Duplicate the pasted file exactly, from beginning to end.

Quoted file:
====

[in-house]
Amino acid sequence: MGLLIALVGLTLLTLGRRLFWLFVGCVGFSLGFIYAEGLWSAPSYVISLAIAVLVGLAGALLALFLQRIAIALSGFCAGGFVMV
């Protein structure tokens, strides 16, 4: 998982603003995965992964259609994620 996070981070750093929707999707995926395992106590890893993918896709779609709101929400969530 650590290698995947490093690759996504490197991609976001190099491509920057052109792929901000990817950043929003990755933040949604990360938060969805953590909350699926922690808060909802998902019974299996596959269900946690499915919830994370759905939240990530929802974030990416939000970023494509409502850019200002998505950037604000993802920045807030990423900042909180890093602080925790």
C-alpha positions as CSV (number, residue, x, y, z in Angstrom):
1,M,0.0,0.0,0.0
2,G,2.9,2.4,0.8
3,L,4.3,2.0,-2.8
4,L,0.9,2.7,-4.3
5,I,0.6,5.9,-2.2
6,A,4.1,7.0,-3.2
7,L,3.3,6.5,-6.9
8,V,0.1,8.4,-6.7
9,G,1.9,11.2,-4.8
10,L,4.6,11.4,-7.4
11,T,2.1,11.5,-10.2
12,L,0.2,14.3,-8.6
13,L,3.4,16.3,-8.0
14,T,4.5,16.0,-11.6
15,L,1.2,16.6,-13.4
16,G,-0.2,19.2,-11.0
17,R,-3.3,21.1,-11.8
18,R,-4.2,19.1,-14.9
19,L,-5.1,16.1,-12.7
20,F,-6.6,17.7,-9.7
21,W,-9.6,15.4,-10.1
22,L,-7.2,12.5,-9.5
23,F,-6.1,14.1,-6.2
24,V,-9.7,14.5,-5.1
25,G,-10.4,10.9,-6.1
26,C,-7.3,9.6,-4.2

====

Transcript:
[in-house]
Amino acid sequence: MGLLIALVGLTLLTLGRRLFWLFVGCVGFSLGFIYAEGLWSAPSYVISLAIAVLVGLAGALLALFLQRIAIALSGFCAGGFVMV
């Protein structure tokens, strides 16, 4: 998982603003995965992964259609994620 996070981070750093929707999707995926395992106590890893993918896709779609709101929400969530 650590290698995947490093690759996504490197991609976001190099491509920057052109792929901000990817950043929003990755933040949604990360938060969805953590909350699926922690808060909802998902019974299996596959269900946690499915919830994370759905939240990530929802974030990416939000970023494509409502850019200002998505950037604000993802920045807030990423900042909180890093602080925790």
C-alpha positions as CSV (number, residue, x, y, z in Angstrom):
1,M,0.0,0.0,0.0
2,G,2.9,2.4,0.8
3,L,4.3,2.0,-2.8
4,L,0.9,2.7,-4.3
5,I,0.6,5.9,-2.2
6,A,4.1,7.0,-3.2
7,L,3.3,6.5,-6.9
8,V,0.1,8.4,-6.7
9,G,1.9,11.2,-4.8
10,L,4.6,11.4,-7.4
11,T,2.1,11.5,-10.2
12,L,0.2,14.3,-8.6
13,L,3.4,16.3,-8.0
14,T,4.5,16.0,-11.6
15,L,1.2,16.6,-13.4
16,G,-0.2,19.2,-11.0
17,R,-3.3,21.1,-11.8
18,R,-4.2,19.1,-14.9
19,L,-5.1,16.1,-12.7
20,F,-6.6,17.7,-9.7
21,W,-9.6,15.4,-10.1
22,L,-7.2,12.5,-9.5
23,F,-6.1,14.1,-6.2
24,V,-9.7,14.5,-5.1
25,G,-10.4,10.9,-6.1
26,C,-7.3,9.6,-4.2